What’s the Difference Between a $40K EV and a $100K EV?

What’s the Difference Between a $40K EV and a $100K EV?

While EVs remain generally expensive to buy new, with the entry price in Australia now down to as low as $38,890 with the BYD Dolphin, you might be wondering what’s the difference between a ‘cheap’ and an expensive EV.

In our reviews, we’ve driven models as cheap as $39,990 (the MG4 Excite 51), and as expensive as $181,700 (the Audi E-Tron GT), and in that time it’s become increasingly interesting just what justifies those higher prices. Across the board, after all, we can safely say that there are savings on fuel when paying for electricity instead (if you’re charging at home that is; public charging isn’t as cheap), but if you’re already considering electric, what’s stopping you from buying a cheap $40,000 EV over an expensive $100,000 model?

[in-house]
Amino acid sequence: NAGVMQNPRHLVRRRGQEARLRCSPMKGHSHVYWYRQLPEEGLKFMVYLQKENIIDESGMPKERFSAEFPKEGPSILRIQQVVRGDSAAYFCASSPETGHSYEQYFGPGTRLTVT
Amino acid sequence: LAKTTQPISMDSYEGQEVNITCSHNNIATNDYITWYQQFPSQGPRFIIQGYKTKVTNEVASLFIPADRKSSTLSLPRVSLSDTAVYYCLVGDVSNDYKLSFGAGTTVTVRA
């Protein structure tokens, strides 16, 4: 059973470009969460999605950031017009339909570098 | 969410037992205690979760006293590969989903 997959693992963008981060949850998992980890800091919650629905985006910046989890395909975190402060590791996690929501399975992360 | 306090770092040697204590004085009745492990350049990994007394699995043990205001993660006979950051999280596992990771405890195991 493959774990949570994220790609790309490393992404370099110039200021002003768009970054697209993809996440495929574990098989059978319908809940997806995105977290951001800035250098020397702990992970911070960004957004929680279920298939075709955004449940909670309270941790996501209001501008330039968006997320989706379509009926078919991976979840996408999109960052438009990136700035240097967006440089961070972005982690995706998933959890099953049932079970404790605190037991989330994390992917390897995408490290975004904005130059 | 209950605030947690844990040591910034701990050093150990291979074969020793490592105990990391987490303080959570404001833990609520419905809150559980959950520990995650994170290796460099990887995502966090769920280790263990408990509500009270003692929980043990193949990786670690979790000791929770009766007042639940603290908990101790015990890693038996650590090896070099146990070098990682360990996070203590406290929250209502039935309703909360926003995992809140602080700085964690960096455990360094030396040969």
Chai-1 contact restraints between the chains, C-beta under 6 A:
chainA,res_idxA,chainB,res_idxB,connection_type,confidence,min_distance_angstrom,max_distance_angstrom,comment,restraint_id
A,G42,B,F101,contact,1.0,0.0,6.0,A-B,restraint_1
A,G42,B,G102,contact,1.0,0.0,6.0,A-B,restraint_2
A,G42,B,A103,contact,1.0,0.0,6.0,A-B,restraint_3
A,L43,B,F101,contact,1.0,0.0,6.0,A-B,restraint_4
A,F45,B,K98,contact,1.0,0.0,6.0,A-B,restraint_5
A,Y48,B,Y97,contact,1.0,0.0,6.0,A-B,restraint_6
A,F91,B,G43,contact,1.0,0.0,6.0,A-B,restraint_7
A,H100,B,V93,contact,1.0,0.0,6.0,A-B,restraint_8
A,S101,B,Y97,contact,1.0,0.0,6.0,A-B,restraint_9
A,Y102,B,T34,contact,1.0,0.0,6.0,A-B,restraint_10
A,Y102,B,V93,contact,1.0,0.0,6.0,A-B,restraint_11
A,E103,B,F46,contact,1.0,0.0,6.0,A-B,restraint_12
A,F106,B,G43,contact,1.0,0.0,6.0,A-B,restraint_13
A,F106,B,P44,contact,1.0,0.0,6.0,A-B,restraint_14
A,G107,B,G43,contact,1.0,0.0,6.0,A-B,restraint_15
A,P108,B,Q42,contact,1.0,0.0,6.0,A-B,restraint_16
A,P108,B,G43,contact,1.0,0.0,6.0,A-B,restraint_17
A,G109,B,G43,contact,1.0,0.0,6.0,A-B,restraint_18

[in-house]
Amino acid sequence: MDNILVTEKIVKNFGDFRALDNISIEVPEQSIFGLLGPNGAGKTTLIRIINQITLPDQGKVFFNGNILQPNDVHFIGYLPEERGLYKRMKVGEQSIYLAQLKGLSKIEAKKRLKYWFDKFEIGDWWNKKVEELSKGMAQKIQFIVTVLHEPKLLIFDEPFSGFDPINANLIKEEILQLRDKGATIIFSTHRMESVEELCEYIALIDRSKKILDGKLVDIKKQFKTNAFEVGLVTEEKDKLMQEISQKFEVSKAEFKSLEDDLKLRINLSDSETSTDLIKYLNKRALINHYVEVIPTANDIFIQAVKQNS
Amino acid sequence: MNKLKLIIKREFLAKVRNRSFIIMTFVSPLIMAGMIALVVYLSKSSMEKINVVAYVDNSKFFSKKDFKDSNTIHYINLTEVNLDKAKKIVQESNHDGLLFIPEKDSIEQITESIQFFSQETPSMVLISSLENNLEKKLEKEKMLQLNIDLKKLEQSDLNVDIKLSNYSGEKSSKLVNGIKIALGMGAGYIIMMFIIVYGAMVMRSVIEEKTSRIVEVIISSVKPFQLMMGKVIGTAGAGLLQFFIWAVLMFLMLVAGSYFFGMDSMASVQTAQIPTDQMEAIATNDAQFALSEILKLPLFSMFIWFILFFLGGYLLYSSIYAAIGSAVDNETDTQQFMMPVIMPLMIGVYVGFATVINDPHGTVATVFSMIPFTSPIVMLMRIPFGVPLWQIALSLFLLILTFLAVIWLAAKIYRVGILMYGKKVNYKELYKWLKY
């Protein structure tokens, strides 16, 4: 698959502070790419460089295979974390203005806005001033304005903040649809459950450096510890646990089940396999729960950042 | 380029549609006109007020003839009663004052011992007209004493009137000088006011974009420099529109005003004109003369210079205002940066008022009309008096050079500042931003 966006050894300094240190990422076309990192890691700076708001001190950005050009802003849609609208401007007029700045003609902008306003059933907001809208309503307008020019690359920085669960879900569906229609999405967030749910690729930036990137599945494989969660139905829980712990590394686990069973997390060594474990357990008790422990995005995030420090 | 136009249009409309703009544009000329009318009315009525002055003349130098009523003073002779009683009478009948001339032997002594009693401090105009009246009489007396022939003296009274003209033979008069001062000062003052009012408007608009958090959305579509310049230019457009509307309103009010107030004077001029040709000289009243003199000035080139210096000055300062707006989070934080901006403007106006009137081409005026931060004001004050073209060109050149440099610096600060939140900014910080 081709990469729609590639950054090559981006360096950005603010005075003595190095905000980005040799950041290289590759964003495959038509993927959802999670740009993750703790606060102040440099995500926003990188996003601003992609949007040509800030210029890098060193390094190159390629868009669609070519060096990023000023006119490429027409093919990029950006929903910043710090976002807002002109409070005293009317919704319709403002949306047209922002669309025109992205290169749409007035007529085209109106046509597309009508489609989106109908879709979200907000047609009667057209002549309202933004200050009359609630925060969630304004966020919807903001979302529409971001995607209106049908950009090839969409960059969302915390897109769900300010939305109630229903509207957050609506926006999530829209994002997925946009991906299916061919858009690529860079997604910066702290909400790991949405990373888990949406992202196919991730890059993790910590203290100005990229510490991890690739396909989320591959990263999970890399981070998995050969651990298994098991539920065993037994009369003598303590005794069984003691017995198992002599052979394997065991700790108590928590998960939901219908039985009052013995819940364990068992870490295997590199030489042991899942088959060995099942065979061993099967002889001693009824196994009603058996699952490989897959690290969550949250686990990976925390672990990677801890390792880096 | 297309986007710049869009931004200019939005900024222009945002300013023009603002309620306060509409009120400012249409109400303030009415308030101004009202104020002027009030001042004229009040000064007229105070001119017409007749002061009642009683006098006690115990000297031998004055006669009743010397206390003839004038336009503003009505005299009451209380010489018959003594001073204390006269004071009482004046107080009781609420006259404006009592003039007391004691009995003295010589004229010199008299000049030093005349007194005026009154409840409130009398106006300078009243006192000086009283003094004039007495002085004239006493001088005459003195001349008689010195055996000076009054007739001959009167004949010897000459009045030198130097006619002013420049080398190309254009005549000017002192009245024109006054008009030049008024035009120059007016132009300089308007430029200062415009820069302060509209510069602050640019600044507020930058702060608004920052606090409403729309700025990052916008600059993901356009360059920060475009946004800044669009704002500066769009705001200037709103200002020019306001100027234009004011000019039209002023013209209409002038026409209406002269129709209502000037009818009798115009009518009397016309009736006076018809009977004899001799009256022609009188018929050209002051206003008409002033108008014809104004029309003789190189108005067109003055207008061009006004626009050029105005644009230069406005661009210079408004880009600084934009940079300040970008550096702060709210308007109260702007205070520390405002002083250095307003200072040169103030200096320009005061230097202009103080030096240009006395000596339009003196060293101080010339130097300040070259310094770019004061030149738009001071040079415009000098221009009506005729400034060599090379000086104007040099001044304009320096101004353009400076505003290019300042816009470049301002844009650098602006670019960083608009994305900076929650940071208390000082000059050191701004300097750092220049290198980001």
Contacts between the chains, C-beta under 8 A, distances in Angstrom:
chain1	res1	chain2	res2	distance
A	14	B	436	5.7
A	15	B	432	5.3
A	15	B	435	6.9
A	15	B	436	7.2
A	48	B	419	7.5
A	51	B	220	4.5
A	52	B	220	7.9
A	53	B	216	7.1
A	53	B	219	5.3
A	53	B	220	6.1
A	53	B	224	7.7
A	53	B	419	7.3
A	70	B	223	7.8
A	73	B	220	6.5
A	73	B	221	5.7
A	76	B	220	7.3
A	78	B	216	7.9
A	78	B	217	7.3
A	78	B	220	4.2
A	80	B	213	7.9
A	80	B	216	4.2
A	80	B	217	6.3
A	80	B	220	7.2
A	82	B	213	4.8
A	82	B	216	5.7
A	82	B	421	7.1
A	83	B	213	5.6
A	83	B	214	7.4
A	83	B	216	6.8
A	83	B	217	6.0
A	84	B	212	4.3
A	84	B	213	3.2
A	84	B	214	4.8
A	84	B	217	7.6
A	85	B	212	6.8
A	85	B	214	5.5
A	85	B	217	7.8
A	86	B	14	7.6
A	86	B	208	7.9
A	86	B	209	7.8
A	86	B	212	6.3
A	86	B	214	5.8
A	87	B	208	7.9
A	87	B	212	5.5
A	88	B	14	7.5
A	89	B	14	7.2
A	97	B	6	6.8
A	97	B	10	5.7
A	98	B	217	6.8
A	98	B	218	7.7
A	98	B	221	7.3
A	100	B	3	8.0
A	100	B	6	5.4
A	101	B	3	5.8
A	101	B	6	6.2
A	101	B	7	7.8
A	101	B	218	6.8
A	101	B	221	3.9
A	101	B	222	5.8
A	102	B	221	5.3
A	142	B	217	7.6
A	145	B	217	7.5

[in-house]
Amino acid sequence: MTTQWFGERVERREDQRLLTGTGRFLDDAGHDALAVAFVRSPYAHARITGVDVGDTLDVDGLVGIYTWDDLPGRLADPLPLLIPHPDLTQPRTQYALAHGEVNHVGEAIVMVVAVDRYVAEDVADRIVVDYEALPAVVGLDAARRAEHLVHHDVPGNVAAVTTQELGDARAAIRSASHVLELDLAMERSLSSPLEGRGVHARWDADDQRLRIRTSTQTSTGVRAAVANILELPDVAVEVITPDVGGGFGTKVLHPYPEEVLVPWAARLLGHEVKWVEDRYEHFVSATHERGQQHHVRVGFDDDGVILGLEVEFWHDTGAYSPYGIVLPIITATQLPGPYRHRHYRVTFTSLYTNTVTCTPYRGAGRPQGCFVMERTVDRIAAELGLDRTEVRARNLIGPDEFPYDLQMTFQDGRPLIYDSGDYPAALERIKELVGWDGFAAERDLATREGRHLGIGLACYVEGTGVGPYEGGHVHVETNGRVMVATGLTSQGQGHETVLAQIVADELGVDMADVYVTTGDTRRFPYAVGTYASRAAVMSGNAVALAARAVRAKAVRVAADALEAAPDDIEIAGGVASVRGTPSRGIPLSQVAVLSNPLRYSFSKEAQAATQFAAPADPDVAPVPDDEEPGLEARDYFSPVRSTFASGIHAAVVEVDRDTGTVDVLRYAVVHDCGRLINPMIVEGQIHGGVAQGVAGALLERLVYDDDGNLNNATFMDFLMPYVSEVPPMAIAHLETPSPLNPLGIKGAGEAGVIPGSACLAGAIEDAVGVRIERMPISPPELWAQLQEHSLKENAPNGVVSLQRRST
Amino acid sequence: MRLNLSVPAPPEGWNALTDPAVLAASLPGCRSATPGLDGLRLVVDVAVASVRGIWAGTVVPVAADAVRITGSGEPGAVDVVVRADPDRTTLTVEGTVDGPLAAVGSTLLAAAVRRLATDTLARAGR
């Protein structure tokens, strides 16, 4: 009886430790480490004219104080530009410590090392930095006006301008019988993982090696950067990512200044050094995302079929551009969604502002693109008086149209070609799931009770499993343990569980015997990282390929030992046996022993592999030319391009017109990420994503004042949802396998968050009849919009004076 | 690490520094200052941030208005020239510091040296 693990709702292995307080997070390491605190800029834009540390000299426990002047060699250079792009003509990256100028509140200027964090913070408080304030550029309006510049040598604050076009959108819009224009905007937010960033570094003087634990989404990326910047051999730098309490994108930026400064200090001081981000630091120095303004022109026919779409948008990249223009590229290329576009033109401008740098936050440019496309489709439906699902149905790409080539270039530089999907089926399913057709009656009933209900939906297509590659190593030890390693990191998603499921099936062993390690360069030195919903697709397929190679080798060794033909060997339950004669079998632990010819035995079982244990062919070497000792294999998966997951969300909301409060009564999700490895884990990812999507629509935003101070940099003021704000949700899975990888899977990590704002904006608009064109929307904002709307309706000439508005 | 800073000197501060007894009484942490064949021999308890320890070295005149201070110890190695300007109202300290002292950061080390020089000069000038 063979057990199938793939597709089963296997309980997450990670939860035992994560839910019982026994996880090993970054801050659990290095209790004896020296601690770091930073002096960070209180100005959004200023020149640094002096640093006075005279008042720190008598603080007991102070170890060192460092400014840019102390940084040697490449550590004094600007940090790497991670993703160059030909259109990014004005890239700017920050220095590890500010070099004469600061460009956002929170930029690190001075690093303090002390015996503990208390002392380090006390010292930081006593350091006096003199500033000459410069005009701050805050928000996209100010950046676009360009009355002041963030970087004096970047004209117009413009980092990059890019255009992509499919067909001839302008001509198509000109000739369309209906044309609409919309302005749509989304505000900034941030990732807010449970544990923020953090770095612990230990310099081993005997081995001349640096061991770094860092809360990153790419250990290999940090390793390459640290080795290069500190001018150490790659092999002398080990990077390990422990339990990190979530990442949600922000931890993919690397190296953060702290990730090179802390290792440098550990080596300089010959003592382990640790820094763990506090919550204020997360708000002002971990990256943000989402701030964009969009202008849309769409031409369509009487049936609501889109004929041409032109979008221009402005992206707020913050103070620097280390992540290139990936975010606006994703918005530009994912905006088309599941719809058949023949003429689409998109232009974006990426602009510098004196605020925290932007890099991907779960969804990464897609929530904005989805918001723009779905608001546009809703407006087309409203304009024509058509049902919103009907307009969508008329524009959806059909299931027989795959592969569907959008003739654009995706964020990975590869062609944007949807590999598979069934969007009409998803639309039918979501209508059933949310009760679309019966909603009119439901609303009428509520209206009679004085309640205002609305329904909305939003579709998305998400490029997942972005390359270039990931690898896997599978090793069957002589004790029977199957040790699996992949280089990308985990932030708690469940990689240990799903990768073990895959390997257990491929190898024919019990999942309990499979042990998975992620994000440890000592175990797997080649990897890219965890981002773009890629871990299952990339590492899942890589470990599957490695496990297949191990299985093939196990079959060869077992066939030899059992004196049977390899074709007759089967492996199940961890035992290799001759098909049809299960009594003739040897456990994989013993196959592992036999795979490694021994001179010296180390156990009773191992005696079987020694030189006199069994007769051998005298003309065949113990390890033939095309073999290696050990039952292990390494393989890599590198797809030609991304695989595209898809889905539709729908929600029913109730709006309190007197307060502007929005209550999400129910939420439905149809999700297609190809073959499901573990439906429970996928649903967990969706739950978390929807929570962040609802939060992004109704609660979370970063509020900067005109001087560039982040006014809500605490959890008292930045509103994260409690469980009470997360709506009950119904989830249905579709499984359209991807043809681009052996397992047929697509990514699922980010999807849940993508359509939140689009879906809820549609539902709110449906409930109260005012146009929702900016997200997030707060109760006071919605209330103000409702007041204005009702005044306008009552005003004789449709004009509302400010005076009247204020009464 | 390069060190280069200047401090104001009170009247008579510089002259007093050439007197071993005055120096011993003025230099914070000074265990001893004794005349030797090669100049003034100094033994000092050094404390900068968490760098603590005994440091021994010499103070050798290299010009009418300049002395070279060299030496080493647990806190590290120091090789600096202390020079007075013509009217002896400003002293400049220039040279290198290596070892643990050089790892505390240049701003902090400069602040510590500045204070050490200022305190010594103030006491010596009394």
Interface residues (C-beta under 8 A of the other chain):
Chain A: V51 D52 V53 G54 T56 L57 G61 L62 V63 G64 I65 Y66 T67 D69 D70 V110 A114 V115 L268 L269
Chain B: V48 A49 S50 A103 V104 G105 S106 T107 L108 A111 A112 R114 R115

We’ve got the answers below.

The MG4 XPOWER. Image: Zachariah Kelly/Gizmodo Australia

Cheap EV vs expensive EV: Surrounding costs

Obviously, the major difference in this article is price, which feels easy to defuse – you spend less on a cheaper car, that’s it. However, it’s worth factoring in the surrounding costs of a purchase before committing to it.

For example, think of servicing costs and extras that you’ll purchase. New Teslas, for example, don’t come with a home wall socket charger, while most other EVs in Australia do – that could set you back about $500 if you want one of those (I highly recommend it in case of emergencies). Some car companies also offer cheaper or even complimentary use of public charging networks, such as Tesla with its own supercharger network offering cheaper prices (and on some chargers, exclusive access) to Tesla owners, while Audi EV drivers get complimentary Chargefox access for six years.